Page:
The adoption of digital services in agriculture has been slow largely due to the rural and remote nature of smallholder agriculture and the lack of ICT channels that reach these areas (e.g. tablets, smartphones). Additionally, many platforms need to be developed for offline use and while connectivity is becoming less of an issue, civil society and public sector actors must invest in and support robust data infrastructure & technology to promote sustained use. A more diverse set of actors in the digital agriculture space (private, public, and civil society actors) is needed to create symmetrical approaches in order to progress digital agriculture forward.


aWhere recognizes the need to integrate farmer-level data into all ICT solutions. Improving smallholder agriculture cannot happen without a deep understanding of the needs of the farmer.  We must focus on the farmer – without detailed farmer-level data, context-specific solutions cannot be implemented.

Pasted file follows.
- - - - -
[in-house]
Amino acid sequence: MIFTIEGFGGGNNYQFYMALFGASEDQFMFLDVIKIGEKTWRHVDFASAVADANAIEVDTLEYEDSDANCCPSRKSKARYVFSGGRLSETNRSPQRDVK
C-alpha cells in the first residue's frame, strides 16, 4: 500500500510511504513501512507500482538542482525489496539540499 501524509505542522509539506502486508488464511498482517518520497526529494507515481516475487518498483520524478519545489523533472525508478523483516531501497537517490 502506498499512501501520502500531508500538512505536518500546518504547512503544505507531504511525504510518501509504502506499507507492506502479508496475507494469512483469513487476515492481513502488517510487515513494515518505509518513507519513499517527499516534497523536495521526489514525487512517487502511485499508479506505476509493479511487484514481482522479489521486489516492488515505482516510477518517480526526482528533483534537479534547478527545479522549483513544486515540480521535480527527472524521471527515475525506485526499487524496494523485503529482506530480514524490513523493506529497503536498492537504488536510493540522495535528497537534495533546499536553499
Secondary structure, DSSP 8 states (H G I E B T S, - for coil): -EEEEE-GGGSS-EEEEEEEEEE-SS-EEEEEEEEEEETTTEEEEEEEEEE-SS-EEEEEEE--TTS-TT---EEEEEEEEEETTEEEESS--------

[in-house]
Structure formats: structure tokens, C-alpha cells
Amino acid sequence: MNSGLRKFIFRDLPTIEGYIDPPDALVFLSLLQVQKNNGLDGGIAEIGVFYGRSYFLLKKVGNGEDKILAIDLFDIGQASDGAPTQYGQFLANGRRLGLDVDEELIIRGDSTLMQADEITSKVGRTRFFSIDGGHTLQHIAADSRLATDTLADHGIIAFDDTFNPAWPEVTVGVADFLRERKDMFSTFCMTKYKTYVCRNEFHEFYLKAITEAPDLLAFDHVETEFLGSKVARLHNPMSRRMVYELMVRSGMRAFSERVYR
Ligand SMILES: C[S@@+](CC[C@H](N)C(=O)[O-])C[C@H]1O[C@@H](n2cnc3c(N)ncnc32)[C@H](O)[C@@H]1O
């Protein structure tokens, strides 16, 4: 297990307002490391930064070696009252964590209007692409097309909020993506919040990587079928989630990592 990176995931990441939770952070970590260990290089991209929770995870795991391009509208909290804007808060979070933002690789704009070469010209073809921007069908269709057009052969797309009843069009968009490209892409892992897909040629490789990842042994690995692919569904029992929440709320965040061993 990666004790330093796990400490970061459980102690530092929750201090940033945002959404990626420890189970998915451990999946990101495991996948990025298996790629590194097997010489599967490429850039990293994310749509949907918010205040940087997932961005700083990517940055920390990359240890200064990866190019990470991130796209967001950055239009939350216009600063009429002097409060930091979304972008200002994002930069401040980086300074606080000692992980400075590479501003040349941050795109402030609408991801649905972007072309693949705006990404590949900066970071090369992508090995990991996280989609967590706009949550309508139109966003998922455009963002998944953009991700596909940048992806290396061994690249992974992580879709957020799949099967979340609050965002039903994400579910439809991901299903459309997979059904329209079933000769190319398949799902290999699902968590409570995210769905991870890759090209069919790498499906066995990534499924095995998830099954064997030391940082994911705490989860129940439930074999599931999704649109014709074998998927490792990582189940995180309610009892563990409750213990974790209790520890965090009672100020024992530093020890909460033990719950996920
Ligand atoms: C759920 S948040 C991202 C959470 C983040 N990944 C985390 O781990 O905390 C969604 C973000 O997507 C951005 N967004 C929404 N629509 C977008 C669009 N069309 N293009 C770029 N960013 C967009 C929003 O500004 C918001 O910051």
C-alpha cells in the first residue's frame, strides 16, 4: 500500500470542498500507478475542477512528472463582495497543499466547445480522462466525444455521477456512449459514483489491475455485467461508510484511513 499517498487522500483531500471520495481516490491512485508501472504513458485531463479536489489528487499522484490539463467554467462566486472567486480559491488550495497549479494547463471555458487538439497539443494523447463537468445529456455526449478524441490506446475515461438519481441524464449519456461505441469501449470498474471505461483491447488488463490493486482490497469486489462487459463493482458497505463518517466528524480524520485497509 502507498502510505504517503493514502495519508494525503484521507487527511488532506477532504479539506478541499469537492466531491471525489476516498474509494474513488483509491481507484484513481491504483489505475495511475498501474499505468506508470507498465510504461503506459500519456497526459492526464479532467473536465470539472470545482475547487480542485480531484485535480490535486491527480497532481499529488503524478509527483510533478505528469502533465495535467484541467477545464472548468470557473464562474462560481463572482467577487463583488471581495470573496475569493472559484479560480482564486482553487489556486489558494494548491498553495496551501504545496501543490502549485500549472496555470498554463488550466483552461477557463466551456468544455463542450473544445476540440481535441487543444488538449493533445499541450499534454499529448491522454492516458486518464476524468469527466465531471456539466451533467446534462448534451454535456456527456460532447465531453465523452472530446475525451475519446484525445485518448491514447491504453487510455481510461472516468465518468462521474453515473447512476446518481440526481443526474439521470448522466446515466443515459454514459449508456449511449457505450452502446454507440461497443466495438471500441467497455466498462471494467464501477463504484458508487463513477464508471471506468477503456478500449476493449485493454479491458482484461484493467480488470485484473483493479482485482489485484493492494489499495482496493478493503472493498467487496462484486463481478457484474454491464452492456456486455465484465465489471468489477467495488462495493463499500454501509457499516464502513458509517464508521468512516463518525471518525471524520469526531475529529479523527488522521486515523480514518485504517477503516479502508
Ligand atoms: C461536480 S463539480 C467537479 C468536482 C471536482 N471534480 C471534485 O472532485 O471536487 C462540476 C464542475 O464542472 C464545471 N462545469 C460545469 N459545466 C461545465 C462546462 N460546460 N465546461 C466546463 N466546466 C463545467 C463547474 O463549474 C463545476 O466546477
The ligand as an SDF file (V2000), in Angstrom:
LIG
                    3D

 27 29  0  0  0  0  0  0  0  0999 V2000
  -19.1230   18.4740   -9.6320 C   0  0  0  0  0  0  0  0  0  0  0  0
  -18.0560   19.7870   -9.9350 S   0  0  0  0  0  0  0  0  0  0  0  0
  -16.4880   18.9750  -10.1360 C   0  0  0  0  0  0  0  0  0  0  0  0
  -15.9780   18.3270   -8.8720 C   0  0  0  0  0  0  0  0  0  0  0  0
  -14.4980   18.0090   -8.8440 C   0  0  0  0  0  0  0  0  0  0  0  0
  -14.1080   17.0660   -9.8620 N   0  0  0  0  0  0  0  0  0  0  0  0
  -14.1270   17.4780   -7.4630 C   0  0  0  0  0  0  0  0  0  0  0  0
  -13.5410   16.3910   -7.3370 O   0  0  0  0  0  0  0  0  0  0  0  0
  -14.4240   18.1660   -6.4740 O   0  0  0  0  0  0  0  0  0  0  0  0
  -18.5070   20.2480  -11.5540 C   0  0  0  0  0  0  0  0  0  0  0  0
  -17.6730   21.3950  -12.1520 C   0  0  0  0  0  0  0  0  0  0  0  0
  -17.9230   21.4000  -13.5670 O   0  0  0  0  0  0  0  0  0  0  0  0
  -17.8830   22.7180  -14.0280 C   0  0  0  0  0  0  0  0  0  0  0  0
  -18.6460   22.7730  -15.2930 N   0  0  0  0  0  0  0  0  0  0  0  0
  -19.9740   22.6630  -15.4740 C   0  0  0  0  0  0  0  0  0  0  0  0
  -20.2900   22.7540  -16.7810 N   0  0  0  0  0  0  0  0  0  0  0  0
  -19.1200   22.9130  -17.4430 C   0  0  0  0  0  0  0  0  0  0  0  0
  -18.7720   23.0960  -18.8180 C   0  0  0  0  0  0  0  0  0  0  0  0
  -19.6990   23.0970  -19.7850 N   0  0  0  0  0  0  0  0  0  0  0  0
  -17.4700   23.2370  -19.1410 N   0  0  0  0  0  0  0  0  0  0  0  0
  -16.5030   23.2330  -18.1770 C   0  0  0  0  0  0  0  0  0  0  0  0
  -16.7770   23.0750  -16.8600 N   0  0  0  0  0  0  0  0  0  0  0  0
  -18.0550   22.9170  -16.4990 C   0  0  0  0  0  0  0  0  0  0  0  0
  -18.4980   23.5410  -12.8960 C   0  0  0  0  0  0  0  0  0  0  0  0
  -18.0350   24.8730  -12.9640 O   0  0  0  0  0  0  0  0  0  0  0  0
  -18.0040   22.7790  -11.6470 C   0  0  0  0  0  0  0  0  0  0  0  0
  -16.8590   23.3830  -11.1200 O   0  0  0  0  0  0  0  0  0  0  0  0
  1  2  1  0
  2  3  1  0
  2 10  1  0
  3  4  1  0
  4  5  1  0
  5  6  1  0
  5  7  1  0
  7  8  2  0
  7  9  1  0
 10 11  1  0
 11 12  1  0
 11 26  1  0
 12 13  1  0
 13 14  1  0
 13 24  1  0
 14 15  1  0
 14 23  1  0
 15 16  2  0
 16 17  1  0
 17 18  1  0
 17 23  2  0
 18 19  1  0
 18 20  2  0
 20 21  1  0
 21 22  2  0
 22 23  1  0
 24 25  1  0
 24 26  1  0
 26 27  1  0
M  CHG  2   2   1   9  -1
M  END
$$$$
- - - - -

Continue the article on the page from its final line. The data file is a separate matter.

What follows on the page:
ICT solutions are weakened without the following:

Human-centered design of messaging services supported by baseline data at the farmer level to create accurate, targeted advisories and messages: Which type of information does the farmer want? What is their greatest challenge? What is their greatest success? Are they considered an early adopter, lagger, precommercial, commercial? Targeted information can be sent if farmers are categorized.

Inclusion of key intermediaries such as agriculture extension agents to reach the highest number of farmers

Local solutions such as positive deviants. For example, if everyone’s crops are failing but farmer A’s crops are growing, what is farmer A doing differently? How can we tap into that knowledge?

Understanding generational aspects of smallholder agriculture: For example, younger populations may be more interested in ICT solutions and may demand different types of data such as new techniques on pest management or global market price information

Digital literacy will vary and extension agents may be the key to breaking down the barrier to access to information